Nicholas Kristof, you’re my hero

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I first heard about Kristof when he became the New York Times’ Tokyo bureau chief. I was living in Japan at the time and read an interview with him and his wife and colleague, Sheryl WuDunn, in the Japan Times. He now writes a biweekly column for the Times about humanitarian crises around the world, frequently traveling from Africa to Asia in his quest to uncover and highlight some of the most egregious acts man has ever committed against his fellow human beings.

Yeah, he’s my hero. In an interview with Guernica magazine, he briefly touches on the challenges of balancing his responsibilities as a journalist with that of being a private citizen who cares about people. When is it appropriate to “cross the line” between being a reporter and being an activist? If you read any of his columns over the last few years, you’ll quickly realize that Kristof doesn’t appear too bothered by this delicate balance. He’s written passionately about the crisis in Darfur and the sex-slave trade in Cambodia. He’s also produced videos about his work, including a response to reader questions about how they can help out with some of the issues he addresses in his columns. He’s not just filing the facts; he’s also vocal about the need for Americans — both ordinary citizens and our political leaders — to become more personally involved in some of the most horrifying crises facing our world today..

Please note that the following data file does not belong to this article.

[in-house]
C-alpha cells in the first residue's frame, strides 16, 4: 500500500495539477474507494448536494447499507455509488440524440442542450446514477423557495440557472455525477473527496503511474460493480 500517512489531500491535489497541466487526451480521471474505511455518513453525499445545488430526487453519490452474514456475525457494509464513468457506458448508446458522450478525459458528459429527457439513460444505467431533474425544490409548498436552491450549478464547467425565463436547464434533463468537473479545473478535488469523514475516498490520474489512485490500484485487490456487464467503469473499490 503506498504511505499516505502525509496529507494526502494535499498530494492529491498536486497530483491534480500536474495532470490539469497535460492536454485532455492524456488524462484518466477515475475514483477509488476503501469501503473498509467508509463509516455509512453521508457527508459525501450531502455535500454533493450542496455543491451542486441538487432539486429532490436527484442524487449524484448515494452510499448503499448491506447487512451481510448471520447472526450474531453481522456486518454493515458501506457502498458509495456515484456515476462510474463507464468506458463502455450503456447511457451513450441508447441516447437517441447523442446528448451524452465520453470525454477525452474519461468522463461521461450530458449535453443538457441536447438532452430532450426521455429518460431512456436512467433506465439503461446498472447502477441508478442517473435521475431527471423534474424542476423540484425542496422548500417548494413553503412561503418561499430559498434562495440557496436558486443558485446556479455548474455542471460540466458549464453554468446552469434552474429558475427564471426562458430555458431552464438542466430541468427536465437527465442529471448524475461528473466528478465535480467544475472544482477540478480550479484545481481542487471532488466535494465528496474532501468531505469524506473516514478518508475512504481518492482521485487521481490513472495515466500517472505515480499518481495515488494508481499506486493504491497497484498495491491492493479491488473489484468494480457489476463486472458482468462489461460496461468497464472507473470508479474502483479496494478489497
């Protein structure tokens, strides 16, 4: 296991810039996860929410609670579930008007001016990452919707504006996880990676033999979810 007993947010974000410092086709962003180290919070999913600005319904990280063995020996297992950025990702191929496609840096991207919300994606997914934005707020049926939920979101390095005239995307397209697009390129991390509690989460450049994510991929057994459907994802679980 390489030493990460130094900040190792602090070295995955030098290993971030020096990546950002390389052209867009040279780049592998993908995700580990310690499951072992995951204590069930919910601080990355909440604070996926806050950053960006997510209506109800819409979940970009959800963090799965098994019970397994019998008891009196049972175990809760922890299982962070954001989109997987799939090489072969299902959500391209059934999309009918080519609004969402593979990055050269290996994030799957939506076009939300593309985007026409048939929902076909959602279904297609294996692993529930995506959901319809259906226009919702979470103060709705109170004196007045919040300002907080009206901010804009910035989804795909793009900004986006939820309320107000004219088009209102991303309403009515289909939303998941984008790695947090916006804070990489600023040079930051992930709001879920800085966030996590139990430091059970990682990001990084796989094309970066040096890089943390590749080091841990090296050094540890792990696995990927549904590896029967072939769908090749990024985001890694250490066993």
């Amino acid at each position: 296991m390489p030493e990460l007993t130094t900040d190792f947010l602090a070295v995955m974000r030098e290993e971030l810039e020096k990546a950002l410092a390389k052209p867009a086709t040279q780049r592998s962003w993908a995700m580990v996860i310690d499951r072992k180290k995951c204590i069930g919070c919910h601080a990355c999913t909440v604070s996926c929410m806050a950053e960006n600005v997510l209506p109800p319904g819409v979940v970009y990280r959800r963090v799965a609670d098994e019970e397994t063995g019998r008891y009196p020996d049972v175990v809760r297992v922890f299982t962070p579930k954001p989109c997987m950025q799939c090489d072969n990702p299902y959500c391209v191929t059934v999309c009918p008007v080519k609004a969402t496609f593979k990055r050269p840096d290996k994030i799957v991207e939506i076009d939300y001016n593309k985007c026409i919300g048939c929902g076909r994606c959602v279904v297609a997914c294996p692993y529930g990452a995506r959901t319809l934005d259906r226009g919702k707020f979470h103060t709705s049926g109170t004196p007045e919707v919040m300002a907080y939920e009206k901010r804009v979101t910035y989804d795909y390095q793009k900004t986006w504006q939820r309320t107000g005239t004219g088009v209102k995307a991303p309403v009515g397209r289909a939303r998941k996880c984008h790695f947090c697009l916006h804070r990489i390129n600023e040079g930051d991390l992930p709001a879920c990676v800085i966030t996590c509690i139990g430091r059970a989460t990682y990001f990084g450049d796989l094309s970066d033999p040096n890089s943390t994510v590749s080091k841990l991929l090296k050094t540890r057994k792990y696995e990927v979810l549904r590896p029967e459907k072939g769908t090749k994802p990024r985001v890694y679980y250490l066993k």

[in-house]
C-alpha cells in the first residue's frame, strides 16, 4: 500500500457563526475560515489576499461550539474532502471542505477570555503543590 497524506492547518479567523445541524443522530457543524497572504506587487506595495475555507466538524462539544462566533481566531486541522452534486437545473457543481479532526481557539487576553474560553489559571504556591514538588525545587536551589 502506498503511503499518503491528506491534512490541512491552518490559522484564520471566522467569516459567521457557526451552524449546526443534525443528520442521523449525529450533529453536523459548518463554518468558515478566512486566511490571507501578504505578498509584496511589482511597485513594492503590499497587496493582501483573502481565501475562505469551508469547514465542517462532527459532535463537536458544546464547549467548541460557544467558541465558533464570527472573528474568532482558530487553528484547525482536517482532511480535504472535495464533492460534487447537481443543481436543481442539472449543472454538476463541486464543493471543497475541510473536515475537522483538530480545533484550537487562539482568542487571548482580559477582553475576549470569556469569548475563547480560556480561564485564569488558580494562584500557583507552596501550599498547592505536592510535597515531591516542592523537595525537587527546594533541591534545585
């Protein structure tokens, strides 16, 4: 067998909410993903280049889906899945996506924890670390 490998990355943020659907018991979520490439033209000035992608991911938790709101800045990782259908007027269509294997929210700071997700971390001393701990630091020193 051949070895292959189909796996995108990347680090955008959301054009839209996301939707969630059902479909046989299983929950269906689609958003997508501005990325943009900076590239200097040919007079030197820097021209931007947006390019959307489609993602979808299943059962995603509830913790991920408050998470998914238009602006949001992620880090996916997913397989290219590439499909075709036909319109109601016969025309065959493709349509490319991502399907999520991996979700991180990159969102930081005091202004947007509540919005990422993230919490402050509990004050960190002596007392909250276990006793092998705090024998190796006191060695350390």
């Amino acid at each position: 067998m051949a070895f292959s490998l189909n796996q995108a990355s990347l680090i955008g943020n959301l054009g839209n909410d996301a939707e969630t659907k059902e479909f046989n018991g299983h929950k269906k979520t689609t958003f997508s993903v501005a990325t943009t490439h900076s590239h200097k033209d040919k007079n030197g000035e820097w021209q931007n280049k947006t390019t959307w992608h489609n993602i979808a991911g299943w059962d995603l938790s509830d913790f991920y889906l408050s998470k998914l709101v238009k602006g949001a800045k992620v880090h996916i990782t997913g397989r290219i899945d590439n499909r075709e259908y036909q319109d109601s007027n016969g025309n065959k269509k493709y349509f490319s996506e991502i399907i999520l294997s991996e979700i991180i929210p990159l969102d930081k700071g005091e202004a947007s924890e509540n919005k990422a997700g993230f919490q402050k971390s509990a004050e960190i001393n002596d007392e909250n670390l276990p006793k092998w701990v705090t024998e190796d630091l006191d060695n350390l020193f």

I’d love to see my own little column in the Free Press do just that. I’ve always positioned myself firmly in the left side of the political spectrum and have never apologized for doing so in my column. Still, the idea of using the column as a platform for highlighting issues that are otherwise ignored by the mainstream media appeals to me. Not that the issues I tackle (immigration, feminism, minority rights, etc.) are necessarily under-the-radar, but I am tired of seeing the same five people speaking on behalf of millions. Especially if those same five people are the same five white, privileged people.